Washington's Metro Tunnels
By Elliot Carter | June 13, 2018
Metro is a natural jumping off point for a survey of Washington's tunnels. The Washington Metropolitan Area Transit Authority’s 50.5 miles of subway are the most extensive and publicly accessible piece of underground real estate in the region, and have inspired generations of tunnel-curious residents. (The system also includes another 58 miles of rail above ground, offering an improved visual experience for commuters, but less interest for our study.)
WMATA first broke ground on construction in December 1969 and began the complicated process of navigating the spaghetti cake of buried utilities along the right of way, the oldest of which dated back to the industrial revolution. Many of the downtown tunnels and stations were excavated using a cut and cover technique. The transit agency would close down streets, excavators would dig a pit (or 'cut'), and they would throw wooden decking over the top while concrete and finishing work unfolded below. When the tunnel was complete they would backfill in the cavity with earth, repave the street, and street life could resume its familiar routines.
Cut and cover was the cheaper and faster alternative to tunneling with underground boring machines, but also created severe disruptions across the city: long lines of gridlock, and losses of foot traffic for businesses unlucky enough to find themselves next to the pits. Metro engineers had to go back and inspect some of Washington's oldest tunnels before crossing over their routes with subway tubes. In the scene below, Chief of the Washington Aqueduct Dan M. Watt descends 80 feet into the Lydecker Tunnel, where massive reinforcements were installed before the Red Line was built within ten feet of its aging brick walls.
Any large tunnel project in Washington inevitably tangles with buried government communications lines. A Washington Post article from 1976 noted that subway excavators had “burrowed gently around wires linking space technicians on earth with astronauts exploring the moon.” WMATA even coordinated construction phasing with NASA’s scheduled moon flights to avoid unnecessarily risky overlaps. "Even a strip of the ‘hot-line’ between the White House and the Kremlin is said to have been uncovered” beneath Lafayette Square, the Post continued, before it too was carefully shielded and put back into place.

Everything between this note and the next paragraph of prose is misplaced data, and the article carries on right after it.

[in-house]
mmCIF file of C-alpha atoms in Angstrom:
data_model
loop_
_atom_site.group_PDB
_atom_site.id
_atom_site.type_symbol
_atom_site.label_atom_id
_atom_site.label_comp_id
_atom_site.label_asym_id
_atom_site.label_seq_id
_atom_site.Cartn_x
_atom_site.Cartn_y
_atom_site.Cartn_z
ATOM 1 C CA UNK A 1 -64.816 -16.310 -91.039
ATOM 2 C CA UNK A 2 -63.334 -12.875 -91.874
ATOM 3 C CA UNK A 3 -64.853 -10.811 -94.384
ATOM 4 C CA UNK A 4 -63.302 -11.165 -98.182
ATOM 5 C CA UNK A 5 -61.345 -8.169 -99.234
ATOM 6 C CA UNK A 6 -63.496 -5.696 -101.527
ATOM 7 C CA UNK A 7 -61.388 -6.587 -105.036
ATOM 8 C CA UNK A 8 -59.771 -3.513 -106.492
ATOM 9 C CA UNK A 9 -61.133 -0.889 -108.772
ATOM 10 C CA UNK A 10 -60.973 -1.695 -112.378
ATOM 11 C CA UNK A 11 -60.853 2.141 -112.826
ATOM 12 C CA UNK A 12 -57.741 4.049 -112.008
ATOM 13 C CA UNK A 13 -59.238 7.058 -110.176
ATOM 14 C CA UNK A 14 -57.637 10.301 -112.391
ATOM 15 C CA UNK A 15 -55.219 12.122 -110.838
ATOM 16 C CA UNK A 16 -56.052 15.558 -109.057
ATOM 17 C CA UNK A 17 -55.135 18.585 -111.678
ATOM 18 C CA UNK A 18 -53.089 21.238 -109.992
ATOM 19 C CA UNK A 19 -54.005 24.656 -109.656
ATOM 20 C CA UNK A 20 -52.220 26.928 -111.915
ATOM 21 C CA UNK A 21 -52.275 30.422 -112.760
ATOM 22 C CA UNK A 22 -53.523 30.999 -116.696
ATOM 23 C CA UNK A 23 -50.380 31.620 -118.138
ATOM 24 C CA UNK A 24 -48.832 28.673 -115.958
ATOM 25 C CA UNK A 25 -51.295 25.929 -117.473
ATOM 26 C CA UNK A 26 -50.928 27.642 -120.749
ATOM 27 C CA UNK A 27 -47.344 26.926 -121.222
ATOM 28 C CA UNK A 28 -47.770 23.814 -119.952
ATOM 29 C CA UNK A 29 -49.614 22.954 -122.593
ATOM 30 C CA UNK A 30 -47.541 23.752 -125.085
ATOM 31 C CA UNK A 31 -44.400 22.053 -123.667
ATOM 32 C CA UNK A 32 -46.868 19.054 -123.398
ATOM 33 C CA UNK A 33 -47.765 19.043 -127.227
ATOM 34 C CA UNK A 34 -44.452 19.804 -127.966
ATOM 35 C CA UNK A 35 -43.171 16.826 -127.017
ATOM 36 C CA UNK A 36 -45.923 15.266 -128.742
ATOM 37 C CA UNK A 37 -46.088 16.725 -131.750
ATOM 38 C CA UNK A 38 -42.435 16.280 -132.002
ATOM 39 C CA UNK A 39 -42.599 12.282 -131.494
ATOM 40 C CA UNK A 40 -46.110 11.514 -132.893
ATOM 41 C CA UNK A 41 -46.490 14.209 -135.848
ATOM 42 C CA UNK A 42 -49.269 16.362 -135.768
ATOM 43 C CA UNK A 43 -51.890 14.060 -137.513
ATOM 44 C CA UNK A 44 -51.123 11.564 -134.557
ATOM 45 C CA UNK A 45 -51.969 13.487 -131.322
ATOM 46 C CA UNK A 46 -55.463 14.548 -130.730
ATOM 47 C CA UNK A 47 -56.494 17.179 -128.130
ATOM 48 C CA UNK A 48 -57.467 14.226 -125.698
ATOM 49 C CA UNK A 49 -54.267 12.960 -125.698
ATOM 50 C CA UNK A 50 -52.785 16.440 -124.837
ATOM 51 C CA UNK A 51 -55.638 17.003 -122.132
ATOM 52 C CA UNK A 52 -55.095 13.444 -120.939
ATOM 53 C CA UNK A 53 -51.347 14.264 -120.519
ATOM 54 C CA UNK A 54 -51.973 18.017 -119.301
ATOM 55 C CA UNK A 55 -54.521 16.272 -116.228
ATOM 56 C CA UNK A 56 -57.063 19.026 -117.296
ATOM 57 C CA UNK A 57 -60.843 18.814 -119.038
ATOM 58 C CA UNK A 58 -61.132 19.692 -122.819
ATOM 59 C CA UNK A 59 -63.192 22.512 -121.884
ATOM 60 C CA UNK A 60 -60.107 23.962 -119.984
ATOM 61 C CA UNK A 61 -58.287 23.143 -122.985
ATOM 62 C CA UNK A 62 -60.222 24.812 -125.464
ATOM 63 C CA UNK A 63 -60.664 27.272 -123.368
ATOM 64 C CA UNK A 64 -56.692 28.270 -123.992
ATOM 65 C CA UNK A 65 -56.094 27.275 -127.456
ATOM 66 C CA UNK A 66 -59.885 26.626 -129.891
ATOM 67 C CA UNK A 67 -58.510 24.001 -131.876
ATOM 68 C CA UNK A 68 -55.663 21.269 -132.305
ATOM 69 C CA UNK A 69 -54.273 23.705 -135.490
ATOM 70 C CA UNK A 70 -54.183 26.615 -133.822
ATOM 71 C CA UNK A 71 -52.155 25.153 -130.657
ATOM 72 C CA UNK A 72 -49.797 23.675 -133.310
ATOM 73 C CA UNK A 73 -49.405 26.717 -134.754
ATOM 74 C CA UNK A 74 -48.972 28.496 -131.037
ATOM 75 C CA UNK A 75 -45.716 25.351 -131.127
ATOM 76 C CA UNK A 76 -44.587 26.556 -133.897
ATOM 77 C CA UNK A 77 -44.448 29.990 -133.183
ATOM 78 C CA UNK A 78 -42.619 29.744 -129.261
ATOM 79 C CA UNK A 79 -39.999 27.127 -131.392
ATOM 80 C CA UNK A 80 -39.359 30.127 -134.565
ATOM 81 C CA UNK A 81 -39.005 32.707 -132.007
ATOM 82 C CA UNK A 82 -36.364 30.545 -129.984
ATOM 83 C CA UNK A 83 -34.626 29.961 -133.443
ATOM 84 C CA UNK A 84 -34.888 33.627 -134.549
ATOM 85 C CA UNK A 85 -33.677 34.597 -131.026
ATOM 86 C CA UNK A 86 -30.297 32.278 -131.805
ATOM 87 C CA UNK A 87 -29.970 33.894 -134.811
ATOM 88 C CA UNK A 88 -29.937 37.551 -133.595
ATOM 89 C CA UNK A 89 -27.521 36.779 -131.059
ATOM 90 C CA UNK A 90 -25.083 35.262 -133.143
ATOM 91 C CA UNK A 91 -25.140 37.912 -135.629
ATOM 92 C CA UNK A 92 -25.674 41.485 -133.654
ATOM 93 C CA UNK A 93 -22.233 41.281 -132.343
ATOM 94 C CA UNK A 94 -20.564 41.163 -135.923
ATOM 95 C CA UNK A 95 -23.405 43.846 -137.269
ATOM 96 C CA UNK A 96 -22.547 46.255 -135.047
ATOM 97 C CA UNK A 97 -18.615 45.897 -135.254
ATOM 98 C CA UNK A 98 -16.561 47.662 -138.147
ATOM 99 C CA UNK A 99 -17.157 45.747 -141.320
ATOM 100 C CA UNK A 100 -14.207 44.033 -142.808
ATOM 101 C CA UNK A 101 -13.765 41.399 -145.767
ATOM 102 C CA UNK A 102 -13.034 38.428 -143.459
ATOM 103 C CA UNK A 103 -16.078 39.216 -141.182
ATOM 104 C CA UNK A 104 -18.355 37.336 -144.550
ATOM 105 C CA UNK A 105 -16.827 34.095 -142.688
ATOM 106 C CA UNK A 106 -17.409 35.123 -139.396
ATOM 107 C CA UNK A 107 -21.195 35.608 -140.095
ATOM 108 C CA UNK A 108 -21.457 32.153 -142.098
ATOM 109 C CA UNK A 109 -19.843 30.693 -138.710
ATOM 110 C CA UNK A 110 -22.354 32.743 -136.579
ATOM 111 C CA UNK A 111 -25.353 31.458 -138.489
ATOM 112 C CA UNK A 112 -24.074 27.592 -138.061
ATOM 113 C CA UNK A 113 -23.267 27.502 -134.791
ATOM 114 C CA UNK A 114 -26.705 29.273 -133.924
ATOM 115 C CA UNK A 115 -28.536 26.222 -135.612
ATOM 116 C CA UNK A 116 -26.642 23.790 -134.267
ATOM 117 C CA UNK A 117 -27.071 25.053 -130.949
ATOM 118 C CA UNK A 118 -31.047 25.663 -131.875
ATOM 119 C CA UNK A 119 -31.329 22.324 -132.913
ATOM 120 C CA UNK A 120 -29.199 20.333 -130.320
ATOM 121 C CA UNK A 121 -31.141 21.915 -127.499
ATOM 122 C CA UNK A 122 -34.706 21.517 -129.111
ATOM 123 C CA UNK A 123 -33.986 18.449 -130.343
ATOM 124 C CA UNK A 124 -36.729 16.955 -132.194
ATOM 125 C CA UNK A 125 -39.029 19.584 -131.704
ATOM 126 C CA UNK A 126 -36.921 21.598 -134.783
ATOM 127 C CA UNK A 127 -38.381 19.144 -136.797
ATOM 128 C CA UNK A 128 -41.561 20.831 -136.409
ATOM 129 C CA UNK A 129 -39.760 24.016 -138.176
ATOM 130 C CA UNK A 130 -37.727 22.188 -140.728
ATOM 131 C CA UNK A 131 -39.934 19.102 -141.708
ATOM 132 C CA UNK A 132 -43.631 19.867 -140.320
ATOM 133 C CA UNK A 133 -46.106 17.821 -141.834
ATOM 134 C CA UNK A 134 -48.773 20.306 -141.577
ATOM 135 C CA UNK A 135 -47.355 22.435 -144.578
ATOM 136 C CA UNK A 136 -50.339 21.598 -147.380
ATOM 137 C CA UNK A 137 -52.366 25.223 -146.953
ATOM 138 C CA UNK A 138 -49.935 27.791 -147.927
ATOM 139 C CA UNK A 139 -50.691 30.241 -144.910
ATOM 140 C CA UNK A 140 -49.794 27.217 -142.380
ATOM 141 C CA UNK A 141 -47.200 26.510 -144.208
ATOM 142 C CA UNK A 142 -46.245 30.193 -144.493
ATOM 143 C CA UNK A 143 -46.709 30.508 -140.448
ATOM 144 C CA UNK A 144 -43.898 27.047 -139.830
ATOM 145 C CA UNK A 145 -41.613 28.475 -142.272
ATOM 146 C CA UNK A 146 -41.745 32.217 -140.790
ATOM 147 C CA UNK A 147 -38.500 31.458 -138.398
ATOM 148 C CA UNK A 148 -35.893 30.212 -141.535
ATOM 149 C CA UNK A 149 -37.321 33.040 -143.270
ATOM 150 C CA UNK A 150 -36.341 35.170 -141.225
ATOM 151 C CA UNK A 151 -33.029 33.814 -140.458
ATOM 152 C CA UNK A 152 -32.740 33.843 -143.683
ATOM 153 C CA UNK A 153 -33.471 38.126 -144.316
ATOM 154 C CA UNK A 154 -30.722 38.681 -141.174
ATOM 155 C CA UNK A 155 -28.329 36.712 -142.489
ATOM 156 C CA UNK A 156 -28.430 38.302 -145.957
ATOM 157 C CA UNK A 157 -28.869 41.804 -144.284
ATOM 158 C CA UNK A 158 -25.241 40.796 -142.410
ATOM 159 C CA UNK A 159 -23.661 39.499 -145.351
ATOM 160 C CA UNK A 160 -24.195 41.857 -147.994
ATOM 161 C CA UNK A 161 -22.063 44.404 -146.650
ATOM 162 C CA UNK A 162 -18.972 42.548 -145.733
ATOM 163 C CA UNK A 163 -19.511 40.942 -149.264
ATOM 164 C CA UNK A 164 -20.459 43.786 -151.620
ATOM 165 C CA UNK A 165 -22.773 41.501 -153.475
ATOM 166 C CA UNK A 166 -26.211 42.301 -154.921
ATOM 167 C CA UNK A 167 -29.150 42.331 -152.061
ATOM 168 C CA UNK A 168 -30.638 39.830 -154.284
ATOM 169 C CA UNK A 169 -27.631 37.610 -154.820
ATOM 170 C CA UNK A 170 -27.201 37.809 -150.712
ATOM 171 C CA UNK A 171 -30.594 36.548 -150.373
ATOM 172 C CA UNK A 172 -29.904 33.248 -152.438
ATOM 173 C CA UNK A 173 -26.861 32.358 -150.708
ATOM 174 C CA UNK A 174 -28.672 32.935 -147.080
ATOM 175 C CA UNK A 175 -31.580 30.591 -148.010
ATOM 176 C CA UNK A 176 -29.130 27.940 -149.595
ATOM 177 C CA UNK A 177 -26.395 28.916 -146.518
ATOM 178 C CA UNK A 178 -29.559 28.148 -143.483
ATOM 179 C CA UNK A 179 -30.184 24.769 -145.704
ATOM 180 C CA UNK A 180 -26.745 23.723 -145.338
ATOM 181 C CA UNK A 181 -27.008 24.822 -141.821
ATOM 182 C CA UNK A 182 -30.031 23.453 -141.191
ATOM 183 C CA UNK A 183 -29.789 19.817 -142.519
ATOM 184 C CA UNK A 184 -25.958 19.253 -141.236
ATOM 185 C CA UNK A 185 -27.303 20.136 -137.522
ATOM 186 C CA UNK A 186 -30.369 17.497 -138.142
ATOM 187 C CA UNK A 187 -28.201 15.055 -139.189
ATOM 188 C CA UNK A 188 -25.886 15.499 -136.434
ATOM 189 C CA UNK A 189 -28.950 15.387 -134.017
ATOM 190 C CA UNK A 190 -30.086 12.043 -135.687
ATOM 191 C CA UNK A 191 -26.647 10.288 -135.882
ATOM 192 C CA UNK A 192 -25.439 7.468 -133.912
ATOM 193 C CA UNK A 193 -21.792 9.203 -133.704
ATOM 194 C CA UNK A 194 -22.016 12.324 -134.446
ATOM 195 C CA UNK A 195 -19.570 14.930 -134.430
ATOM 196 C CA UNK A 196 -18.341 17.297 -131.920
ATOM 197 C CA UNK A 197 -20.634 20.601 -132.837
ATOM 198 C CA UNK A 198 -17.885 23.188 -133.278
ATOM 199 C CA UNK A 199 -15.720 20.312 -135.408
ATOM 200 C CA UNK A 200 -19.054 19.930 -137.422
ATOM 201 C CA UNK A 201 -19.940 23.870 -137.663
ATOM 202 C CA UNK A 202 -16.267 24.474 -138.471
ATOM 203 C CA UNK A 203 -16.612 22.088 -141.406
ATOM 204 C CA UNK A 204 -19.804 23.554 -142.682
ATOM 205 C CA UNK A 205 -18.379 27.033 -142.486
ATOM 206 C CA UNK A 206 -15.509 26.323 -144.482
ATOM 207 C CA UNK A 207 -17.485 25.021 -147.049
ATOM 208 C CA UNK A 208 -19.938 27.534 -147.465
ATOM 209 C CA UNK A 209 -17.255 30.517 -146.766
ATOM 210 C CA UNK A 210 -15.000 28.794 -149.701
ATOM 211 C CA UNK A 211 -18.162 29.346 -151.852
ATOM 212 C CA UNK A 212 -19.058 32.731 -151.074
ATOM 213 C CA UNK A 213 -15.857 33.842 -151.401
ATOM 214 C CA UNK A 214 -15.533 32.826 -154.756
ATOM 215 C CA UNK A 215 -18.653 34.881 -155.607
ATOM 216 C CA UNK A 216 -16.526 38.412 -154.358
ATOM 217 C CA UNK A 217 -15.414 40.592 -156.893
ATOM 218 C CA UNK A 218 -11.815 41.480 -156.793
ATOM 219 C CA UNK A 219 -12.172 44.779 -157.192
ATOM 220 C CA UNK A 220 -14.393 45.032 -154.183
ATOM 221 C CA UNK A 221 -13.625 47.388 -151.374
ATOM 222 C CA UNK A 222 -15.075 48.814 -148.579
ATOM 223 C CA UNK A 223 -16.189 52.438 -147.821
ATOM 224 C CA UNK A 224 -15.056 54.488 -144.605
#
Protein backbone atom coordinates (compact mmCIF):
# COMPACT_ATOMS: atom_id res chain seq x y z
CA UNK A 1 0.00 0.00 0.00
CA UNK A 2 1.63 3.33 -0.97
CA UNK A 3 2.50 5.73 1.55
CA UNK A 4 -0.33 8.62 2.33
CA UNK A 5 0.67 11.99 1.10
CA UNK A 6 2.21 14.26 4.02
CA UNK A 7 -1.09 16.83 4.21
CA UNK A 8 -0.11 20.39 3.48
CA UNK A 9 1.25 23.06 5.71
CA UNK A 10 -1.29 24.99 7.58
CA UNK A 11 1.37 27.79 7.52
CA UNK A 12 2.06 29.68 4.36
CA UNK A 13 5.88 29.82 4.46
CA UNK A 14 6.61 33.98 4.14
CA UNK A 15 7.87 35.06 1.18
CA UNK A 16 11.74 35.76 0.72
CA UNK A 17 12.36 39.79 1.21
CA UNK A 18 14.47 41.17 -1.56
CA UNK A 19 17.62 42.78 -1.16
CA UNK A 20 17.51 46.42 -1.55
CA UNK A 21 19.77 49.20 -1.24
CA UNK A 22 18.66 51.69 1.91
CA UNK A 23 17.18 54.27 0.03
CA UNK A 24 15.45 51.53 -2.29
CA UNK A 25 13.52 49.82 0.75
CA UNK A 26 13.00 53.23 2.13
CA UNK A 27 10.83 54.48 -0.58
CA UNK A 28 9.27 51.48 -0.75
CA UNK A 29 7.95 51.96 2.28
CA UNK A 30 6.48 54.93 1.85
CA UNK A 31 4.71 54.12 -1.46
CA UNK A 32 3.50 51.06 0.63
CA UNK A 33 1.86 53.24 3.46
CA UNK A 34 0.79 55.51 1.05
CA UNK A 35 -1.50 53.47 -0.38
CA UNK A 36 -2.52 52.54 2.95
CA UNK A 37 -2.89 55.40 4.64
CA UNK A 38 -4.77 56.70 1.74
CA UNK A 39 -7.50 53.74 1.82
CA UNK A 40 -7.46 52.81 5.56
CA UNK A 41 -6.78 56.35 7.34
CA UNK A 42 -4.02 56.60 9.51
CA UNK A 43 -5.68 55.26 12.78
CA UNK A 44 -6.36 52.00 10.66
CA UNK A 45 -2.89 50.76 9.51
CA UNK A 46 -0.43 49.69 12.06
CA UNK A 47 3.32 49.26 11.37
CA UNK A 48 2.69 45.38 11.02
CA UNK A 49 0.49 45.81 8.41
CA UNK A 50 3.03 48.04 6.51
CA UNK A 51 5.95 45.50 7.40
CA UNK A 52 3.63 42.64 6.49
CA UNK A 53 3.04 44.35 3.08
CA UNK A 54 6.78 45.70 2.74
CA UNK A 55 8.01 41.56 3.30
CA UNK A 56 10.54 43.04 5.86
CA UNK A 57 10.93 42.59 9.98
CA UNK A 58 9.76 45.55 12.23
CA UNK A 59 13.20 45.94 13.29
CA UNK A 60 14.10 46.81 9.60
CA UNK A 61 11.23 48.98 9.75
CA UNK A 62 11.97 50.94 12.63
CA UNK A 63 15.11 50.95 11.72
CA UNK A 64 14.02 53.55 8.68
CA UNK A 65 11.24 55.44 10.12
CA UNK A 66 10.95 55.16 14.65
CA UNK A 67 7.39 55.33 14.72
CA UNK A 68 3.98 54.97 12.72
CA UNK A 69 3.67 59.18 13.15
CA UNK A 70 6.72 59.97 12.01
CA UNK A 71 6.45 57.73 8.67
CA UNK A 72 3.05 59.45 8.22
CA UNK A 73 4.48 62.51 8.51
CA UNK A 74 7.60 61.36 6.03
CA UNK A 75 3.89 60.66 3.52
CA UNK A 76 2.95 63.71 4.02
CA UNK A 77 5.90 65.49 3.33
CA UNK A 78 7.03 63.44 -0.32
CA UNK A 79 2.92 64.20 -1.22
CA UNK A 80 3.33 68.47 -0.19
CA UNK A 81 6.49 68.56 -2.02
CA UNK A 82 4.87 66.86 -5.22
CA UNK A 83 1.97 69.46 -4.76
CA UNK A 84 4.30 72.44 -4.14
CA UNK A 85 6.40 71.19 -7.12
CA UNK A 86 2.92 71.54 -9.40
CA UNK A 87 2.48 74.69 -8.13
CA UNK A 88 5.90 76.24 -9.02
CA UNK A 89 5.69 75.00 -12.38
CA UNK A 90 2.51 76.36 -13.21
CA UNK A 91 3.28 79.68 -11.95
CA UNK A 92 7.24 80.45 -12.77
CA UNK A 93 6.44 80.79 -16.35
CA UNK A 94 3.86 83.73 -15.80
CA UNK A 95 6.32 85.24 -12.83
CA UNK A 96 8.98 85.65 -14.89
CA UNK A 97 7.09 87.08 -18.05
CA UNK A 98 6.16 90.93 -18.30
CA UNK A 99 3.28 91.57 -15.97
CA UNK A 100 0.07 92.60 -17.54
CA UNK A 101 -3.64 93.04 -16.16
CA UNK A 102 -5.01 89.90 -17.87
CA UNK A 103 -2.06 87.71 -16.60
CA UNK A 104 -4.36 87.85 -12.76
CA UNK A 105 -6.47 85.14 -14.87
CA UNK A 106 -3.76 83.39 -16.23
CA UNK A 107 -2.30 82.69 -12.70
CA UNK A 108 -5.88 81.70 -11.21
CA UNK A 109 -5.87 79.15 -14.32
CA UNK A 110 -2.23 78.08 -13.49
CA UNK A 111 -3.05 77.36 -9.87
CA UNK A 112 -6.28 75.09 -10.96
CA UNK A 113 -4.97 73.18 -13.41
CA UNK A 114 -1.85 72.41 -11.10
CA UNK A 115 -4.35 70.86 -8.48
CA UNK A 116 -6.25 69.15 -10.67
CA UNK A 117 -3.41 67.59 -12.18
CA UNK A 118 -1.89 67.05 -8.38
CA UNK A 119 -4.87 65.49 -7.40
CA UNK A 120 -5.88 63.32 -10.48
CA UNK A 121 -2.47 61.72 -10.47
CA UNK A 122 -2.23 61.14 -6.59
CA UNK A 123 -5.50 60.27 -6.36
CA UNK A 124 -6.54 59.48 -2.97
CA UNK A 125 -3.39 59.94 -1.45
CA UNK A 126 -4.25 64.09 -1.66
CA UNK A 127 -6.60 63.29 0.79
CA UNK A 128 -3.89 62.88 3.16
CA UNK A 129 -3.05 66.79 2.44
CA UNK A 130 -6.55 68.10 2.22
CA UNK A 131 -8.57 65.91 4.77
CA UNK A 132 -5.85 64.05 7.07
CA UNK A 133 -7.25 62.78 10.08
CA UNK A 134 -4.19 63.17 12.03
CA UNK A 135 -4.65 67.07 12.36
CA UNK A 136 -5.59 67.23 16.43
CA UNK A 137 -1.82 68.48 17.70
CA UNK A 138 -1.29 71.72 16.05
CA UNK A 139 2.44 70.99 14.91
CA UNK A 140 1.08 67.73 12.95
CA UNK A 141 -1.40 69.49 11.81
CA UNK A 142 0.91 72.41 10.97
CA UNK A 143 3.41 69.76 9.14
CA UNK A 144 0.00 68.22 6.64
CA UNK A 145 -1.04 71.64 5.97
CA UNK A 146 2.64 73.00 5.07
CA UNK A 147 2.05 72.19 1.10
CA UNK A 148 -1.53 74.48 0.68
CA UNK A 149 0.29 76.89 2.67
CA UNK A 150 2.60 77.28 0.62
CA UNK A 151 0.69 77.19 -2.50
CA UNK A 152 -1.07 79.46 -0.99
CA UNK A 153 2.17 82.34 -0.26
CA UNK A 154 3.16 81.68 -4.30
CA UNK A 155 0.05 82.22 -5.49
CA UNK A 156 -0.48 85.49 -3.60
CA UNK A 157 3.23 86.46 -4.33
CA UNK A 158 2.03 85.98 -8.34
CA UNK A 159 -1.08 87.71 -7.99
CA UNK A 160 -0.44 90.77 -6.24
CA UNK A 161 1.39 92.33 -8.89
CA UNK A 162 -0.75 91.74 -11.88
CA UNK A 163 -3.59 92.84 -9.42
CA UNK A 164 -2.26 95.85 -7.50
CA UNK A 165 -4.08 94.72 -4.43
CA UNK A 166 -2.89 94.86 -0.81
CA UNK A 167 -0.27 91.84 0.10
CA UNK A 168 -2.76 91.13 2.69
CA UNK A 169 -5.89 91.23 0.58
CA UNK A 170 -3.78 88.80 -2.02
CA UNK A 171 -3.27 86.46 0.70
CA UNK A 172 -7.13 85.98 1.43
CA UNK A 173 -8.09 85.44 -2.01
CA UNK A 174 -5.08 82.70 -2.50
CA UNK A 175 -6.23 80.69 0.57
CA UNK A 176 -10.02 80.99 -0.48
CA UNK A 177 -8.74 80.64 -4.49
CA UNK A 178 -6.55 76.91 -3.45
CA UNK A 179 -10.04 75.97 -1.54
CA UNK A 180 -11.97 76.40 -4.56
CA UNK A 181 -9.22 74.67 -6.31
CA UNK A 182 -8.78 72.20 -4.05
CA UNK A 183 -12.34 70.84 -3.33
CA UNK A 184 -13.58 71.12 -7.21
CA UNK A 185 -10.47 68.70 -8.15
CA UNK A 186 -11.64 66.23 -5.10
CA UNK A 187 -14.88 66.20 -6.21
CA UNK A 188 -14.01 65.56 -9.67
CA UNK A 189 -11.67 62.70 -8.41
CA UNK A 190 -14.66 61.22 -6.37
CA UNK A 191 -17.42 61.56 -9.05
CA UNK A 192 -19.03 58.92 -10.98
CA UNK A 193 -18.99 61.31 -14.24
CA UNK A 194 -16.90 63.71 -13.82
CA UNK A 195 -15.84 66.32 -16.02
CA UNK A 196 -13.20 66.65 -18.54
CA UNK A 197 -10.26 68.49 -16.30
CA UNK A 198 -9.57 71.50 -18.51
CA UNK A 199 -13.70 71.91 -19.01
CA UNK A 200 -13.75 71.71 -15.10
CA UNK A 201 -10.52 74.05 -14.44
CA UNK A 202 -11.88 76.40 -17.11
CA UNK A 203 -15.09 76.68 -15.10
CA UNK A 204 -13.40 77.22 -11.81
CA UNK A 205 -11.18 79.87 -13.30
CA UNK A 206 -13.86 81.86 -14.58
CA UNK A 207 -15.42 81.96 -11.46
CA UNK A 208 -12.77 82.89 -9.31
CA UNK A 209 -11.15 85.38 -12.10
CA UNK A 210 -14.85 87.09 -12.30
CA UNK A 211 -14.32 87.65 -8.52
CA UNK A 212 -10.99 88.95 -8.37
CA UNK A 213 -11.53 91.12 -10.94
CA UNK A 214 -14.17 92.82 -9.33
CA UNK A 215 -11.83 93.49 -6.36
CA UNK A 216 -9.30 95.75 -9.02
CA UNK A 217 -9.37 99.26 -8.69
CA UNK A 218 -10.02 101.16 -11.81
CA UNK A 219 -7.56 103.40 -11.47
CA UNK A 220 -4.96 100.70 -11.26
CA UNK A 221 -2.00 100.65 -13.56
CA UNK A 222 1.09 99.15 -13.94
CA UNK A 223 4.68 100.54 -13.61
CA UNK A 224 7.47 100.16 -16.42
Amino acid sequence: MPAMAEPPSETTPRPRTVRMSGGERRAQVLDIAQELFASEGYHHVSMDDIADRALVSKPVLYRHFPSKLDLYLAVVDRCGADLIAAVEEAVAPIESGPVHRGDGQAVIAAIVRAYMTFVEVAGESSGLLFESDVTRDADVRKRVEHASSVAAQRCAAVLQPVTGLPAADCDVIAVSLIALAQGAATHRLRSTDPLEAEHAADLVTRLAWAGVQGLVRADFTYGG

Engineers faced different sets of problems beyond the central city. The hills around Washington rise atop the underground stratum of granite and limestone that grows into the Blue Ridge Mountains, miles and miles out to the west. The Red Line stations north of Dupont Circle and Silver Spring were blasted from this bedrock with powerful explosives, and the tunnels advanced by cylindrical boring machines the size of two story buildings. The deepest station of all, Forest Glen, sits 21 stories beneath suburban Montgomery County. Impracticably deep for escalator access, riders enter and exit the station through high speed 196 foot elevator shafts.
When the first stretch of Metro opened to the public in 1976 the Washington Post declared it “a triumph of men and machines.” The tracks only stretched from Farragut North to Rhode Island Avenue - not much use for commuters - but the city was blown away by the spaces that awaited them underground.
Expectations at the time were set by New York City's dirty, low ceilinged transit infrastructure. To a late-1970's observer, the Big Apple transit tunnels would have resembled mine shafts. This was the same subway once colorfully described by the New York Times as "a mobile torture chamber."
Washington's new stations were an entirely different species of tunnel.
WMATA's enormous concrete vaults are still breathtaking for first time riders, and their iconic coffered waffle patterns recall the Roman Pantheon or Capitol Rotunda. The lack of columns and long sight lines fill the stations with a soaring sense of space. There's enough room in the 600 foot long stations to lie the Washington Monument down on its side, and still have 50 feet left over. The effect is impressive down to the little details, like the brass and granite motifs that give the system its Federal feel.
Metro has become the most influential tunnel system in Washington's popular psyche. The stylized map of tunnels on display inside Metro stations and cars has imprinted itself into the city’s wayfinding bedrock and collective lingo. Ask the average person where they live and you’re more likely to get the closest Metro station than a cross street.
As much as the map informs our perception of geography, its distortion of scale also leads to common misconceptions. Think of the tourists who fail to anticipate the sheer size of the National Mall, or embark on ill advised stroller hikes all the way up to the Zoo.
"Atlas Plus" GIS portal, District of Columbia city government
"The Great Society Subway: A History of the Washington Metro," Zachary M. Schrag
"What's Wrong With the Subway," New York Times, March 10, 1946
"Ground is Broken on Metro, Job Let," Washington Post, December 10, 1969
"Downtown Like Construction Camp," Washington Post, May 31, 1970
"Metro Debut: Triumph of Men and Machine," Washington Post, March 28, 1976
"Rail, Bus, Policies Revamped to Handle Terrorism Scares," Washington Post, October 24, 2001
"The One Fiber Optic Cable No One on the Dig for Tysons Rail Wants to Hit," Washington Post, May 31, 2009
"Tunneling Through Tysons: 18 Feet Done, Many More to Go," Washington Post, October 18, 2009